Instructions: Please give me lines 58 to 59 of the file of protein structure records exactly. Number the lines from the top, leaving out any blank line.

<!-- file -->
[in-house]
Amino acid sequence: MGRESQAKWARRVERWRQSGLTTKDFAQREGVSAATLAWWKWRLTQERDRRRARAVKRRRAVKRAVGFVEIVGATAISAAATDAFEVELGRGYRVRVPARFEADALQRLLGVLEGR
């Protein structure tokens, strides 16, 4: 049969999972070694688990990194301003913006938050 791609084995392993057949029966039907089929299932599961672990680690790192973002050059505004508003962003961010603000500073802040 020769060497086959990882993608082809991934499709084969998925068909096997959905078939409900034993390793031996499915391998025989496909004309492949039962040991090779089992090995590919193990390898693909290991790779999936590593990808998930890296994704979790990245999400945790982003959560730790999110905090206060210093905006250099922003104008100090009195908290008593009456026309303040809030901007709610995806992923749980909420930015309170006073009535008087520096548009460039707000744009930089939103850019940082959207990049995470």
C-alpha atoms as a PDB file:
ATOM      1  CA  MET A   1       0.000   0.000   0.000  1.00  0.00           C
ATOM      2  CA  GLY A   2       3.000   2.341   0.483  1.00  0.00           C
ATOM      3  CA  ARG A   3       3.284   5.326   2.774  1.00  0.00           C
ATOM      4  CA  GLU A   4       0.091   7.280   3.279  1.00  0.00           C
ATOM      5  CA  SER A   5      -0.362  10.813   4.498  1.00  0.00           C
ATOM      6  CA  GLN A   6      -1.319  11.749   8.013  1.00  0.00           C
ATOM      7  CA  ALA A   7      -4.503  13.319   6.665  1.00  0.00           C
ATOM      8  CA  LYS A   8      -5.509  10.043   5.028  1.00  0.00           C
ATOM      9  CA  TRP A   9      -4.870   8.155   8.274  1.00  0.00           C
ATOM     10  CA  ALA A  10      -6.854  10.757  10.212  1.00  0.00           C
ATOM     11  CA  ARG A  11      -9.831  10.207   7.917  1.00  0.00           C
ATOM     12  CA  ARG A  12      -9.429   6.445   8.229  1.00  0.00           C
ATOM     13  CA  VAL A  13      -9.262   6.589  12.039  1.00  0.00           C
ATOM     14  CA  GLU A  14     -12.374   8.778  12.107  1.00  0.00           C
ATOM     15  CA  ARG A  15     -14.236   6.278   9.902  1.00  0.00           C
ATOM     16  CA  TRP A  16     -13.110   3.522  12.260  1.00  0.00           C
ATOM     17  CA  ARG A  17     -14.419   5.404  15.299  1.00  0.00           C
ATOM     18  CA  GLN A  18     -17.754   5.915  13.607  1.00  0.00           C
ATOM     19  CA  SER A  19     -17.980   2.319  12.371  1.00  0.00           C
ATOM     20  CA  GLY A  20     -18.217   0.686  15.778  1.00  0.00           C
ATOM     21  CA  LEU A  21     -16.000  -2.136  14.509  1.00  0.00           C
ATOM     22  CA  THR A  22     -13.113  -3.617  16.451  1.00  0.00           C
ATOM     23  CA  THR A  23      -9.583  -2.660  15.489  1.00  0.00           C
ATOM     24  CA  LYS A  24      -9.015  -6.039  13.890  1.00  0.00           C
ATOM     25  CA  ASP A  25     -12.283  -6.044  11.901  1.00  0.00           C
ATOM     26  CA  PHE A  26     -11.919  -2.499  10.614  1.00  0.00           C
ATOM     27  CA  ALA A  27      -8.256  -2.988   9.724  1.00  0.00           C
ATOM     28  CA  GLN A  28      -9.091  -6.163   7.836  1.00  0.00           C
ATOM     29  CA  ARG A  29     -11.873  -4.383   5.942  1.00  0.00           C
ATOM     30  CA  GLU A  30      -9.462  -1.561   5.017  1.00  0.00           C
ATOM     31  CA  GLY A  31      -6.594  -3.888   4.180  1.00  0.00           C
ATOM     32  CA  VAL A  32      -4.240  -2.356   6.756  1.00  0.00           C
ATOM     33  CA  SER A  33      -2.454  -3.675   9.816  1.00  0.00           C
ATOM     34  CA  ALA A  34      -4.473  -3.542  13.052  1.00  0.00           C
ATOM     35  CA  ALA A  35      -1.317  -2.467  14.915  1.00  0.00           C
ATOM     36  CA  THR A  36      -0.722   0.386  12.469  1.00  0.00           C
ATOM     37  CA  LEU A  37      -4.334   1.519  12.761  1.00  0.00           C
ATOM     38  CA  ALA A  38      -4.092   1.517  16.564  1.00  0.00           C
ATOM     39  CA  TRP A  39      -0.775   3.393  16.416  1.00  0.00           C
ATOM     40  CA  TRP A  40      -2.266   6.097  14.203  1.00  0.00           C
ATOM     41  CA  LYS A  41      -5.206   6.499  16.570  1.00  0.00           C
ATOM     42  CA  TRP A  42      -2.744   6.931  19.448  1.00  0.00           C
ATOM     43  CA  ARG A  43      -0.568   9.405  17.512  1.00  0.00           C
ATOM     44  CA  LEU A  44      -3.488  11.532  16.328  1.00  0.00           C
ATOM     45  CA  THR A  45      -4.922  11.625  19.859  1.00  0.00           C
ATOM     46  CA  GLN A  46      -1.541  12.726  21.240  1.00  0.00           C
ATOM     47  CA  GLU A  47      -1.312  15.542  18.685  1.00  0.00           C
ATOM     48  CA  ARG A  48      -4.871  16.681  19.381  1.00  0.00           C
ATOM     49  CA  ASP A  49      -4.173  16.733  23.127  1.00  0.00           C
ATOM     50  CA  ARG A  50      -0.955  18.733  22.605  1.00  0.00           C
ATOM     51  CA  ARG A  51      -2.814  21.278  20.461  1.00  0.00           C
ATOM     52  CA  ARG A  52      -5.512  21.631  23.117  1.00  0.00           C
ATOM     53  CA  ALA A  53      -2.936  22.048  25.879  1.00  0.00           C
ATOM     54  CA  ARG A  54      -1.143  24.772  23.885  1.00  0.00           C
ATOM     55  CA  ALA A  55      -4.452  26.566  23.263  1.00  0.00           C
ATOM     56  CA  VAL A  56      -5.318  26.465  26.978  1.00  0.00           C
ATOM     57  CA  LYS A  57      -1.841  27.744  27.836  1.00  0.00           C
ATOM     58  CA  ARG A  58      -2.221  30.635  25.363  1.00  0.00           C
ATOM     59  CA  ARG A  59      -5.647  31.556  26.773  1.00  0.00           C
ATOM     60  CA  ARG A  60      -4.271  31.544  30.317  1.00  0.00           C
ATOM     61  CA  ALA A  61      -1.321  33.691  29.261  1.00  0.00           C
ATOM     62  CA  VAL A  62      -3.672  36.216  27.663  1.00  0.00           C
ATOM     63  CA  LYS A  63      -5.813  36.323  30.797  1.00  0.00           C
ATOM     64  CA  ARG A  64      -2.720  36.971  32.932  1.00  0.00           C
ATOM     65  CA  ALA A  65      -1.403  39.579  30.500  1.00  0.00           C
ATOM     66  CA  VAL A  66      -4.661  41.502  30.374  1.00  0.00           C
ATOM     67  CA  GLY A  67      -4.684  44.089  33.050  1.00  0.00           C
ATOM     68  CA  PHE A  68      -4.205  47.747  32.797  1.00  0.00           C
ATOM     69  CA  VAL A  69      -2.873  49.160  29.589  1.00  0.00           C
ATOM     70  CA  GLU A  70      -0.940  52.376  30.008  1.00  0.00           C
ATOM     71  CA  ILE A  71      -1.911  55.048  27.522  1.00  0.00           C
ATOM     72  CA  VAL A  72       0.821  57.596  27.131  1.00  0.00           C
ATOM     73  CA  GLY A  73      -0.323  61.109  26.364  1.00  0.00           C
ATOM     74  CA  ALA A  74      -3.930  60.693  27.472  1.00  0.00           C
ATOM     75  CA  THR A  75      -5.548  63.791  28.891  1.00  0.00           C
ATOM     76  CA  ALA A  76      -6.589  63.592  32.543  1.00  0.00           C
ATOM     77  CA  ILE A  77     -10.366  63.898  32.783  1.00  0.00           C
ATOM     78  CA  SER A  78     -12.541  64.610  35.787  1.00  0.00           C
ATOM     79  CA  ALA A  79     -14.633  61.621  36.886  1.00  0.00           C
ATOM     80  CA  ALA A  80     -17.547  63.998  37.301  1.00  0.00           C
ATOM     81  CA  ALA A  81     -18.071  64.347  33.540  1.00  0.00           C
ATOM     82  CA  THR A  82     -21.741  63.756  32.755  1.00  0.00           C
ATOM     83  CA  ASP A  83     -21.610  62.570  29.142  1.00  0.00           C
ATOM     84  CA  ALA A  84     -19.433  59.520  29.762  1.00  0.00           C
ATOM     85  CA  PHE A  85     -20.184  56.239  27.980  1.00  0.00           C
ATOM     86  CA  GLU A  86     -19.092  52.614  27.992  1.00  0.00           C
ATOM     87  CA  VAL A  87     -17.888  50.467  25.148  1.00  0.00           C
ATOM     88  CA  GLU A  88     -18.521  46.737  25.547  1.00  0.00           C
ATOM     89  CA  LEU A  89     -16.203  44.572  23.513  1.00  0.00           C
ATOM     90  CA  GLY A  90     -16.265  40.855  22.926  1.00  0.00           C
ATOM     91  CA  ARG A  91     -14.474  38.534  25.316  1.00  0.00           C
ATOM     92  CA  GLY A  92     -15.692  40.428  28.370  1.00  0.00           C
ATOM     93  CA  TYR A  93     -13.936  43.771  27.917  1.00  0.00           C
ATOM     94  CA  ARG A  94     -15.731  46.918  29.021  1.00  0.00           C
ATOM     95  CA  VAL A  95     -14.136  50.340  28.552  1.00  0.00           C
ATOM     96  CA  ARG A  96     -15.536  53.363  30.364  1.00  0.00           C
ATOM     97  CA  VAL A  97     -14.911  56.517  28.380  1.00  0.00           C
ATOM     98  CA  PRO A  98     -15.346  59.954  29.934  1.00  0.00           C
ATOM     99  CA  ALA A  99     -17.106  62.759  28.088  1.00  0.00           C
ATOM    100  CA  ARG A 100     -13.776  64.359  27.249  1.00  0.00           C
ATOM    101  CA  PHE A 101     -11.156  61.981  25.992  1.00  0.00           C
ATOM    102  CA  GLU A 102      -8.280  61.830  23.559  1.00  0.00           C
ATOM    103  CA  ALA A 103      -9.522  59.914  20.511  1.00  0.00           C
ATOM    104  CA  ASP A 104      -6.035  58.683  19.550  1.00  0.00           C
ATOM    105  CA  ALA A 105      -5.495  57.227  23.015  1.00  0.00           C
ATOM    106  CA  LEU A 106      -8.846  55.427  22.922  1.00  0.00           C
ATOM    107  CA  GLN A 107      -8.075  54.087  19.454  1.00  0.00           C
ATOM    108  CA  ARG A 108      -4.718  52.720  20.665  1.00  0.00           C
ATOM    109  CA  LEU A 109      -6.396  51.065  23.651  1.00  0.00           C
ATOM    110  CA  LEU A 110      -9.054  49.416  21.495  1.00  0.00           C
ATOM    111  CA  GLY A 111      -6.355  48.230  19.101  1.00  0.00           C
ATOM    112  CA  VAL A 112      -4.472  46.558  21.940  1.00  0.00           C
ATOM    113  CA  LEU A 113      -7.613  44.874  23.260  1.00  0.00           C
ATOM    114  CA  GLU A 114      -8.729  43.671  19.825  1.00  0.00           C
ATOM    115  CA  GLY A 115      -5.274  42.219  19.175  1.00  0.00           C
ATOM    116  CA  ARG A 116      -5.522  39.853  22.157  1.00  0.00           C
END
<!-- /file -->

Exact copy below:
ATOM     54  CA  ARG A  54      -1.143  24.772  23.885  1.00  0.00           C
ATOM     55  CA  ALA A  55      -4.452  26.566  23.263  1.00  0.00           C